These sculptures started their life as everyday items: bottles, bags, boxes that were at some point thrown away and became marine pollution.
They finally ended up on a beach in Oregon, where they were collected by volunteers at the request of the Washed Ashore
project, a non-profit organization that uses art to educate about environmental conservation.
The project started in 2010 and since then about 40,000 pounds of waste plastic - enough to fill a shipping container - have been collected and turned into giant sea life sculptures depicting the very creatures that are threatened by the debris.
Angela Haseltine Pozzi Credit: washedashore.org
Artist Angela Haseltine Pozzi kicked off Washed Ashore in Bandon, Oregon seven years ago with the help of volunteers: "One day i saw this long mosaic lane of plastic spilling up on my favorite beach. I saw all these people picking up shells along the shoreline, and I though 'Those people need to pick up the trash instead,'" she told CNN.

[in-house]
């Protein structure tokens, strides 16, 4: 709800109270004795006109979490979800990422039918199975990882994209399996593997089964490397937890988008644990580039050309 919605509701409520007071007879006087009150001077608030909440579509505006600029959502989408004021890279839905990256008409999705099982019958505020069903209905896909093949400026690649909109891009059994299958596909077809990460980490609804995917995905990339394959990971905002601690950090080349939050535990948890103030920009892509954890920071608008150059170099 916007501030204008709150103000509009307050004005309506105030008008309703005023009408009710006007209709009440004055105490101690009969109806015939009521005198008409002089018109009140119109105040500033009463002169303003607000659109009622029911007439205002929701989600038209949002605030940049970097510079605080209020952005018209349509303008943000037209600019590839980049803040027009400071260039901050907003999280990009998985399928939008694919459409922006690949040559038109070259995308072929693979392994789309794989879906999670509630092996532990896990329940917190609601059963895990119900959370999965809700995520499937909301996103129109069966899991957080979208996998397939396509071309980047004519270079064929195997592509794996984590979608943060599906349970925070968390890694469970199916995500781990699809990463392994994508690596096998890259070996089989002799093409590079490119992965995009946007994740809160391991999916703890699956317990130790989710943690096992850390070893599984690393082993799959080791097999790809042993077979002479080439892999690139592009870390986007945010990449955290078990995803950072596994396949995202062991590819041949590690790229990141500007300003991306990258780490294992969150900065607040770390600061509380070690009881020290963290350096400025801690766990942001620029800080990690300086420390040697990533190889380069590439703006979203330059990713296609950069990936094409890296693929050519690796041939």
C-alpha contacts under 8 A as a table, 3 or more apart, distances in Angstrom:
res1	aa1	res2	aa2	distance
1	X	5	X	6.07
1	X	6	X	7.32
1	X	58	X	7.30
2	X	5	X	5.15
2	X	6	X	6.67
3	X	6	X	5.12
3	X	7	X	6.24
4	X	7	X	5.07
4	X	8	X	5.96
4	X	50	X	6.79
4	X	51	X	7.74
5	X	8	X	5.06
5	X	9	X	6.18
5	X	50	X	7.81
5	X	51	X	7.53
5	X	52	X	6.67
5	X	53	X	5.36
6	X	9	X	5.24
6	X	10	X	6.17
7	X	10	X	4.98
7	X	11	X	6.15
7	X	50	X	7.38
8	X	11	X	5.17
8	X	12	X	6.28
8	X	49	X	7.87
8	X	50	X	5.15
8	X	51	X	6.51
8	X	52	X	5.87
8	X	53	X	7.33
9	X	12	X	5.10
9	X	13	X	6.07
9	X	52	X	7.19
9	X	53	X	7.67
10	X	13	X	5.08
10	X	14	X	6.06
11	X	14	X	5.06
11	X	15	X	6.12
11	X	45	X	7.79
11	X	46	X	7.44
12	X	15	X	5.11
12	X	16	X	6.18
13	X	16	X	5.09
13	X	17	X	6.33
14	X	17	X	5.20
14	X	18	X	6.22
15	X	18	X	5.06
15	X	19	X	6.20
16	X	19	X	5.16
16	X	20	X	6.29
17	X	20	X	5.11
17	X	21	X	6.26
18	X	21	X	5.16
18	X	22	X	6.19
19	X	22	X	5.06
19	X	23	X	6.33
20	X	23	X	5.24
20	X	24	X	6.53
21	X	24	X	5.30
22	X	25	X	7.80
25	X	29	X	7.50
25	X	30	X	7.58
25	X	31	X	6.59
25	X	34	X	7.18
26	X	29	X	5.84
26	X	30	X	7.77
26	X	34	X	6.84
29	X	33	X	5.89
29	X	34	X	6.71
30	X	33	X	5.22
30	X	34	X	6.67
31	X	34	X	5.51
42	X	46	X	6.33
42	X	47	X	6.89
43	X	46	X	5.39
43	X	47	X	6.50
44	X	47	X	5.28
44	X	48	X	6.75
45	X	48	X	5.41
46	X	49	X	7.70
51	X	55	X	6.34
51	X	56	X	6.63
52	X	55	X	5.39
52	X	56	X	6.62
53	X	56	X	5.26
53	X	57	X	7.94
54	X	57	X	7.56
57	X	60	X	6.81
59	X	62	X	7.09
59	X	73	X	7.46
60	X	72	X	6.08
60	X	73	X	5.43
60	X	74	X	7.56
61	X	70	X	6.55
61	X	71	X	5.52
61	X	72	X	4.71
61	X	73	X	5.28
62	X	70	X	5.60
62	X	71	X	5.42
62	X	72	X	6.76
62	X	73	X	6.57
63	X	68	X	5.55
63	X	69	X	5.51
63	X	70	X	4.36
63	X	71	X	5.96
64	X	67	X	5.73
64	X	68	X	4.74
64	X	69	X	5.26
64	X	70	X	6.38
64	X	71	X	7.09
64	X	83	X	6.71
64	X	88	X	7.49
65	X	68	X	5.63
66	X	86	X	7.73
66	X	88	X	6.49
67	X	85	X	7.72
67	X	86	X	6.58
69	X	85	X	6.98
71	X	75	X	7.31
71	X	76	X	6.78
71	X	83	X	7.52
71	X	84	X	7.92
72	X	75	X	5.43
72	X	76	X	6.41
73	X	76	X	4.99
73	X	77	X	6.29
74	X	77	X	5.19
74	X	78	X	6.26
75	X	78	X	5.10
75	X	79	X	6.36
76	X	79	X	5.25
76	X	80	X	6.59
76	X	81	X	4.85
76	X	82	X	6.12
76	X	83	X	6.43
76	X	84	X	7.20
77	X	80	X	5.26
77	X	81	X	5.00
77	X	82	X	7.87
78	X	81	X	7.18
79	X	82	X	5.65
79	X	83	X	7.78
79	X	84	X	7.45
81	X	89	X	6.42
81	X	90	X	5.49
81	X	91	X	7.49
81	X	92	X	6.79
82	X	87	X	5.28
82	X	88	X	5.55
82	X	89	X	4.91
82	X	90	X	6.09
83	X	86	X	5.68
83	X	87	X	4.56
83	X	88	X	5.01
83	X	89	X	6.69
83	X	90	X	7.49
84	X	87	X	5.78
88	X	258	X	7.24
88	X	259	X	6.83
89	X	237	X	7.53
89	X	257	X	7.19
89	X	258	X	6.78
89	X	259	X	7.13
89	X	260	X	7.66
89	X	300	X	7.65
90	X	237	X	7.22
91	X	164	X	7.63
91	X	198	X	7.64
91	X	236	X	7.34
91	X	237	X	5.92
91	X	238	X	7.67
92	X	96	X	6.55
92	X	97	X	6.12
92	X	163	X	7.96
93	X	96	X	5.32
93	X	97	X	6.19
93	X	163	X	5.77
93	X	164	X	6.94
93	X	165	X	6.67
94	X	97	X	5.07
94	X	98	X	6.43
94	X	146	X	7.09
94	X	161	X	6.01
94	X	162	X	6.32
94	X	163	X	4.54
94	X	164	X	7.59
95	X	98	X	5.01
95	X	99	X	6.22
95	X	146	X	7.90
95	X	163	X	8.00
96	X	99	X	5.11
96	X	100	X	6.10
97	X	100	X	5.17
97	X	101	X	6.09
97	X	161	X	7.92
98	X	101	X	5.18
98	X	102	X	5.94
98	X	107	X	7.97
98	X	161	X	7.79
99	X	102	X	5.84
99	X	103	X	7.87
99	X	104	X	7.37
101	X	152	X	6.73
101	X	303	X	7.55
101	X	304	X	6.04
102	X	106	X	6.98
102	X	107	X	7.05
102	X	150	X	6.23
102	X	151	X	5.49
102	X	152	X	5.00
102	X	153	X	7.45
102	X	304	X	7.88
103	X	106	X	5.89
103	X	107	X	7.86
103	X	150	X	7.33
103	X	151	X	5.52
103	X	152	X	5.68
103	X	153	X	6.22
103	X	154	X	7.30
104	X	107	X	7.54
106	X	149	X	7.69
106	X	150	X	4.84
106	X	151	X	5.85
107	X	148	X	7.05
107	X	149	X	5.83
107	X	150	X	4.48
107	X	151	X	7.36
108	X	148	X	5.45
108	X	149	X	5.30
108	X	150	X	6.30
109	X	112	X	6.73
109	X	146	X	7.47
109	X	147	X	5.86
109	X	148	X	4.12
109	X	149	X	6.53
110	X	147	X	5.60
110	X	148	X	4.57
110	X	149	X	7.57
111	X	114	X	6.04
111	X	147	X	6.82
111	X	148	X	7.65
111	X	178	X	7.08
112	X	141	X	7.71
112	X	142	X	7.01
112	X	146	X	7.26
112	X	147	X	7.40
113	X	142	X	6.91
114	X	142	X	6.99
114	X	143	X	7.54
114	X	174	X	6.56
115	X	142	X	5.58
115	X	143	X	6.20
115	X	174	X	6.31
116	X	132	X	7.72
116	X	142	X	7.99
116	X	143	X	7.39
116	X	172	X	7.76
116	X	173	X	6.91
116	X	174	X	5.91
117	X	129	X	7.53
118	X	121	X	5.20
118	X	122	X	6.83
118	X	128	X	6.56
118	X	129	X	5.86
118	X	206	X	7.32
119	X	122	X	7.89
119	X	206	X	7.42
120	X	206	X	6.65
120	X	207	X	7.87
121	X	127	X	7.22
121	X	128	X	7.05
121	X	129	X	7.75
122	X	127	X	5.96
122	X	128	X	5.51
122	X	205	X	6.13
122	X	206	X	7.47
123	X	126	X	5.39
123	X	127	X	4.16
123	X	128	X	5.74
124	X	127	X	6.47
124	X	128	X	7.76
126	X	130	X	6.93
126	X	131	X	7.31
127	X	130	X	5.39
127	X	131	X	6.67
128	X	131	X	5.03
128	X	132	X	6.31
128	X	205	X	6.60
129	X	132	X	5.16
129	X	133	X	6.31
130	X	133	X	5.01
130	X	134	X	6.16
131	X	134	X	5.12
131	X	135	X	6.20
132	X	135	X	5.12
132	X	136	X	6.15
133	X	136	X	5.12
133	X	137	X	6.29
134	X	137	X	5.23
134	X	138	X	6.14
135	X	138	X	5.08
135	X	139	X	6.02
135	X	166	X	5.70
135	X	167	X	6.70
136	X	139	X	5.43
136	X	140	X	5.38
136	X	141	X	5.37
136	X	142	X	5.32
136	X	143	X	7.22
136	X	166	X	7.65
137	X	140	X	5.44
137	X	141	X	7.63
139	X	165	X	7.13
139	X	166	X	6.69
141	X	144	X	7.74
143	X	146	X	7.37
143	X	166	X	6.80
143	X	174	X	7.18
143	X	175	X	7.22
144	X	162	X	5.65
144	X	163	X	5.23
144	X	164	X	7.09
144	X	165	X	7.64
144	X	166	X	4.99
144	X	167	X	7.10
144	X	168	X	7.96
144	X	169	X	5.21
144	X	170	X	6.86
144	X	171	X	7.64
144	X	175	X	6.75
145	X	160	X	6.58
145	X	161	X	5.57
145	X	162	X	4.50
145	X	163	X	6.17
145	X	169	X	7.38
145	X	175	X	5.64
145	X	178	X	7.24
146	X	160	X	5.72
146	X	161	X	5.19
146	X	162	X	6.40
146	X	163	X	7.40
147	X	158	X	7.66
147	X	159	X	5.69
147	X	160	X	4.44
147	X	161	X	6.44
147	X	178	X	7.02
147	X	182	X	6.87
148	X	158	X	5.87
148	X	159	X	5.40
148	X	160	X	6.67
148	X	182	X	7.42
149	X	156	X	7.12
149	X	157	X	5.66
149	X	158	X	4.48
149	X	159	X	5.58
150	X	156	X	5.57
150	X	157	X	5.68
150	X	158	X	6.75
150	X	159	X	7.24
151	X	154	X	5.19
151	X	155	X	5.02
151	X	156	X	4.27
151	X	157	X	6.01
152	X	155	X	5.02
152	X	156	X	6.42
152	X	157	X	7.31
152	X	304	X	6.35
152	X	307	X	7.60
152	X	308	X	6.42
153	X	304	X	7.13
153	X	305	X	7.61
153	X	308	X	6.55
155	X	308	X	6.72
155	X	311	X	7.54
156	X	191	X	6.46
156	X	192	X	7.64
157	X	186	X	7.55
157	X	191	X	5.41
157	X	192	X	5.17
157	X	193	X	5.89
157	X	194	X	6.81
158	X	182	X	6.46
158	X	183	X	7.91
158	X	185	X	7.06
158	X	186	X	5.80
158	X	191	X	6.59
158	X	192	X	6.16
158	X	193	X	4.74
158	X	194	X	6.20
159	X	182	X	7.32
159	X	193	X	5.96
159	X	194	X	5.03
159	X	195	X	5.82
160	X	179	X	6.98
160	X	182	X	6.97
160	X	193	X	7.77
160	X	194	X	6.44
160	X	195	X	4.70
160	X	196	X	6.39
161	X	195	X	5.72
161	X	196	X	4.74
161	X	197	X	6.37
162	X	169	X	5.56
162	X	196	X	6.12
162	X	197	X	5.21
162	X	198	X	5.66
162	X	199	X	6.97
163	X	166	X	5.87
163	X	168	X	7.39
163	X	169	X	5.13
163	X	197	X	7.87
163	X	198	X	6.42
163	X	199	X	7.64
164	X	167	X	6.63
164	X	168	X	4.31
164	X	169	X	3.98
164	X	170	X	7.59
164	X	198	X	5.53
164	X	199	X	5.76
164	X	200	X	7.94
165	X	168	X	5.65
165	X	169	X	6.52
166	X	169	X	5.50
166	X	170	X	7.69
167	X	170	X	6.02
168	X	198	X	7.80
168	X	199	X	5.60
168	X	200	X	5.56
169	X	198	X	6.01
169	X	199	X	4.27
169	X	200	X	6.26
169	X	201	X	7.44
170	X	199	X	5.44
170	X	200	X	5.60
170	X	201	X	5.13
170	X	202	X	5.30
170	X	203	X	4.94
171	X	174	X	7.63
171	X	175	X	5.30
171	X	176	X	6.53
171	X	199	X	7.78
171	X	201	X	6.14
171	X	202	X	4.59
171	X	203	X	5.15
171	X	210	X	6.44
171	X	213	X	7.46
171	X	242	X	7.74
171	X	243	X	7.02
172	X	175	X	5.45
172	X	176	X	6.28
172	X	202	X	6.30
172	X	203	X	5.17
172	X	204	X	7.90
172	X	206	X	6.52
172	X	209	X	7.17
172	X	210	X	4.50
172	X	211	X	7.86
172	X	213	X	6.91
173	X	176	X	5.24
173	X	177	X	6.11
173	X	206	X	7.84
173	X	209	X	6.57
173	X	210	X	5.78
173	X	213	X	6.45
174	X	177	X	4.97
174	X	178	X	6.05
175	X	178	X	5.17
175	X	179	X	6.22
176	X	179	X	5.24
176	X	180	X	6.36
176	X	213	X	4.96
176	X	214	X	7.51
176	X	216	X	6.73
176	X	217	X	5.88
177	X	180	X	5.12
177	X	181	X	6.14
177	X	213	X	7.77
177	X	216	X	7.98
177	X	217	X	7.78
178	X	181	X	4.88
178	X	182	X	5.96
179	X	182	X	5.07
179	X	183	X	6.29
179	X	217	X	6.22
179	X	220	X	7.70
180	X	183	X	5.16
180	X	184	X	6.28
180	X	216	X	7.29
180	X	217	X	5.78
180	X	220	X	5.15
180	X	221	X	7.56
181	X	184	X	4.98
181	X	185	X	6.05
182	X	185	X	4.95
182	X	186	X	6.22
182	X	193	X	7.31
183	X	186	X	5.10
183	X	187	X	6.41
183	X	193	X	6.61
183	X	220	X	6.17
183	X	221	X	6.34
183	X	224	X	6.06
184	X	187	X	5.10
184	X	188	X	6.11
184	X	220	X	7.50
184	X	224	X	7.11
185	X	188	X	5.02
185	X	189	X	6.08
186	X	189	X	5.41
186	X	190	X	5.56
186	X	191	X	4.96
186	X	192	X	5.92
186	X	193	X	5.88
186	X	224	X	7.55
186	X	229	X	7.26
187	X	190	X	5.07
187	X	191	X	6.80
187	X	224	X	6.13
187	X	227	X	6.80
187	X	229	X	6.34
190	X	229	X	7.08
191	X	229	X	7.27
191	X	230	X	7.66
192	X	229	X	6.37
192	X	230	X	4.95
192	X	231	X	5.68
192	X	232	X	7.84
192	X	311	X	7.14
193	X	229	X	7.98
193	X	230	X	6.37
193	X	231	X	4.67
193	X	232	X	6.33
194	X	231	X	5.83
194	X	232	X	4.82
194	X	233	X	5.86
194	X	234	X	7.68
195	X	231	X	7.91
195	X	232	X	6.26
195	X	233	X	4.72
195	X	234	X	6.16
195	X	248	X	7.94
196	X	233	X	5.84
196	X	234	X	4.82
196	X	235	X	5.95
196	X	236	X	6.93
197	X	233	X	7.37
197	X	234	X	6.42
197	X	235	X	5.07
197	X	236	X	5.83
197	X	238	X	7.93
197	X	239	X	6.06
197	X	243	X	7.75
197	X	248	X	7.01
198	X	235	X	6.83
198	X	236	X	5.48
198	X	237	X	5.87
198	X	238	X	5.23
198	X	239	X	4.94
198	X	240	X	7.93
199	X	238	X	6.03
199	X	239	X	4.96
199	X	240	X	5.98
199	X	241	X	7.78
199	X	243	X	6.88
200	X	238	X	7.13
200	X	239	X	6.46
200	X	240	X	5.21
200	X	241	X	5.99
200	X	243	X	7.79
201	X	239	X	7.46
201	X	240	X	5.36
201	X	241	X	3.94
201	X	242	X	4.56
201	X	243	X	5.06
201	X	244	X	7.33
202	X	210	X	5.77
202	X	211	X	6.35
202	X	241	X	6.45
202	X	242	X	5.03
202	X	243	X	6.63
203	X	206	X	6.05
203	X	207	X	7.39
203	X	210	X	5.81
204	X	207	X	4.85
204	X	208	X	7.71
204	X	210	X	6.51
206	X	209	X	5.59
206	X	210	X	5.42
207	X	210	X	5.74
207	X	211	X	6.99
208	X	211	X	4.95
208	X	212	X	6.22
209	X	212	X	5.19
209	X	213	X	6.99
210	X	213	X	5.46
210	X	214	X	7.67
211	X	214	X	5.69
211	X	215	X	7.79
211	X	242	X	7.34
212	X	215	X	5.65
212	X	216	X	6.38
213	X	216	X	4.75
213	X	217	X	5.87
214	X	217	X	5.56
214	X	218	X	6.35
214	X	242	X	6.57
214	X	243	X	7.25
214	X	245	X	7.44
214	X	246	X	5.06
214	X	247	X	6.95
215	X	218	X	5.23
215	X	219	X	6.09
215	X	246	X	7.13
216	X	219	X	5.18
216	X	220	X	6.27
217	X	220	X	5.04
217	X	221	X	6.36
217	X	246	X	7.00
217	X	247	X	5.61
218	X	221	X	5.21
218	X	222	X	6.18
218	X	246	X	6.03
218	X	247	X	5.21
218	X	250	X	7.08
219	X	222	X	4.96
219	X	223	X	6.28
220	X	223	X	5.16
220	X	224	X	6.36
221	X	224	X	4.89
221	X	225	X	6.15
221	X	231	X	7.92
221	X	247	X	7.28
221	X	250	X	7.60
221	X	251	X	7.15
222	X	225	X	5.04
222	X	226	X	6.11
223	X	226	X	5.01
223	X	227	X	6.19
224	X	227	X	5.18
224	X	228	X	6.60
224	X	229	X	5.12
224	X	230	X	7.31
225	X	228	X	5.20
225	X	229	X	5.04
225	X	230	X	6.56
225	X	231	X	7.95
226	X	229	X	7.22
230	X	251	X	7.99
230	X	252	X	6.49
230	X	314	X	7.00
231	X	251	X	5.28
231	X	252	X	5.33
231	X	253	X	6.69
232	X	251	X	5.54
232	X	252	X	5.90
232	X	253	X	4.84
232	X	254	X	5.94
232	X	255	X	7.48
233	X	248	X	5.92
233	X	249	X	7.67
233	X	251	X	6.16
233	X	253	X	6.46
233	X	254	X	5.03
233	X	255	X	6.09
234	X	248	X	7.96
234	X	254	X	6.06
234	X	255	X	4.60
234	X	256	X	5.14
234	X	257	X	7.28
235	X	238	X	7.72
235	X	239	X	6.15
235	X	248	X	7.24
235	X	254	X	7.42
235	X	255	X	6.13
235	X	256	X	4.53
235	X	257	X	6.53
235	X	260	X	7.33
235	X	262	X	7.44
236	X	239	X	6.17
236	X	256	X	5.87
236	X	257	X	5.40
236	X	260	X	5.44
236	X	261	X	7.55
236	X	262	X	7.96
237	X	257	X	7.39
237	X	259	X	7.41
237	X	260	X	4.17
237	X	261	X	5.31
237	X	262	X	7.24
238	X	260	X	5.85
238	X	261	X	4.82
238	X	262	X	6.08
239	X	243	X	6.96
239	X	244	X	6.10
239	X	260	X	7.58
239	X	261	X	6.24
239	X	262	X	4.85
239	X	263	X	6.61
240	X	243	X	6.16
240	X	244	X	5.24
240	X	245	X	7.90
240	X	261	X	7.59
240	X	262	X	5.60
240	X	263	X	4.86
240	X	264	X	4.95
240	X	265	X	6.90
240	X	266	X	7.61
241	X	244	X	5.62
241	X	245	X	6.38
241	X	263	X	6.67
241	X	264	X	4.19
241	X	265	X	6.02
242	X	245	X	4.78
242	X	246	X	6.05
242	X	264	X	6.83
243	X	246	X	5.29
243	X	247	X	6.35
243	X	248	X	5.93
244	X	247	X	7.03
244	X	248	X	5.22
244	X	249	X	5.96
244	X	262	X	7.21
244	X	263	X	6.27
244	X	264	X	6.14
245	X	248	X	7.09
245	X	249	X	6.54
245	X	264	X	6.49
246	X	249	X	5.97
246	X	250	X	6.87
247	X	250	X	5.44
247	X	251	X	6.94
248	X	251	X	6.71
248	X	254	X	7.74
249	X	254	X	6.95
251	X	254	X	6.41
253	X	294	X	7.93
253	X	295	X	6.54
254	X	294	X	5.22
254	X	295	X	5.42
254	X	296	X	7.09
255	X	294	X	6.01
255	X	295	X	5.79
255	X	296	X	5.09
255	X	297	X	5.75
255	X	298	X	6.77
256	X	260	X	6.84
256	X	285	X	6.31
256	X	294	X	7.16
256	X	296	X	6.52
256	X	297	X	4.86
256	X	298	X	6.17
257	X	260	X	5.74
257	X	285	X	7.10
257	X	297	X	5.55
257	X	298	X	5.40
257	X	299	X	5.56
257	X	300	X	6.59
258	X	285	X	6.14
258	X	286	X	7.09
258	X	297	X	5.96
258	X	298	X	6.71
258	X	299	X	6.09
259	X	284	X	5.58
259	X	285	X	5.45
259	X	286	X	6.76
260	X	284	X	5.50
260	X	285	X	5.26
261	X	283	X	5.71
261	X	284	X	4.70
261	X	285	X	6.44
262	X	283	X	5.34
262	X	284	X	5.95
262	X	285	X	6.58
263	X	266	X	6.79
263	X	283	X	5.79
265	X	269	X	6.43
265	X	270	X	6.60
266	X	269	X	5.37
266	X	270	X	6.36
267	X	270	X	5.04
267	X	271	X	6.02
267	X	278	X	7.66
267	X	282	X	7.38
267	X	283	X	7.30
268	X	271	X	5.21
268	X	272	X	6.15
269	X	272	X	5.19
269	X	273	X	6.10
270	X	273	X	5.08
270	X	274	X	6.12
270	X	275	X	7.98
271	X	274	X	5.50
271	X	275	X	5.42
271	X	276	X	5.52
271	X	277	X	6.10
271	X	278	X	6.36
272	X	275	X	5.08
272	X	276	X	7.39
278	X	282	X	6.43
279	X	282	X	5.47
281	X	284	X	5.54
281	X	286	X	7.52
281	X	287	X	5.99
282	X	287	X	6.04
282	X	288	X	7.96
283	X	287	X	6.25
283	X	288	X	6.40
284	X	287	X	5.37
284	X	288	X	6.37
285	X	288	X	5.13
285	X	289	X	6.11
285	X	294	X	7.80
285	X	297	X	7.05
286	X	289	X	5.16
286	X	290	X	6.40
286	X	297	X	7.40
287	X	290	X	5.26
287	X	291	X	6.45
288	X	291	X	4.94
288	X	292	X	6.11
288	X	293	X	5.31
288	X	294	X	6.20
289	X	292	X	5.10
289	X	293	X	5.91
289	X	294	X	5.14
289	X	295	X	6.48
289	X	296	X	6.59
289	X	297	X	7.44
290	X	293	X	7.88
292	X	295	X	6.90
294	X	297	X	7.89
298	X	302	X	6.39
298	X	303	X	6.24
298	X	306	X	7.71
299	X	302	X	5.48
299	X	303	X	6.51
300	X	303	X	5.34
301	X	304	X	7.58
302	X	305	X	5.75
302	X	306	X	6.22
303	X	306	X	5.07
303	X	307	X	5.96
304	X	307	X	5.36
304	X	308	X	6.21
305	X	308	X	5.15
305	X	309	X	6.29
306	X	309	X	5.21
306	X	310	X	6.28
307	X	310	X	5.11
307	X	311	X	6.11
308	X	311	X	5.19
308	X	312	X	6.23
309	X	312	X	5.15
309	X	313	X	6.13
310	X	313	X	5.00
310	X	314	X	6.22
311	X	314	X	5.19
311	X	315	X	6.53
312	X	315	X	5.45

There are now around 70 sculptures. Washed Ashore has a permanent exhibit in Bandon, Oregon, with itinerant exhibits
around the US.
Sculptures will be on display until 5 September at the Smithsonian's National Zoo
in Washington, DC, and until 25 September at the Georgia Aquarium
in Atlanta, Georgia.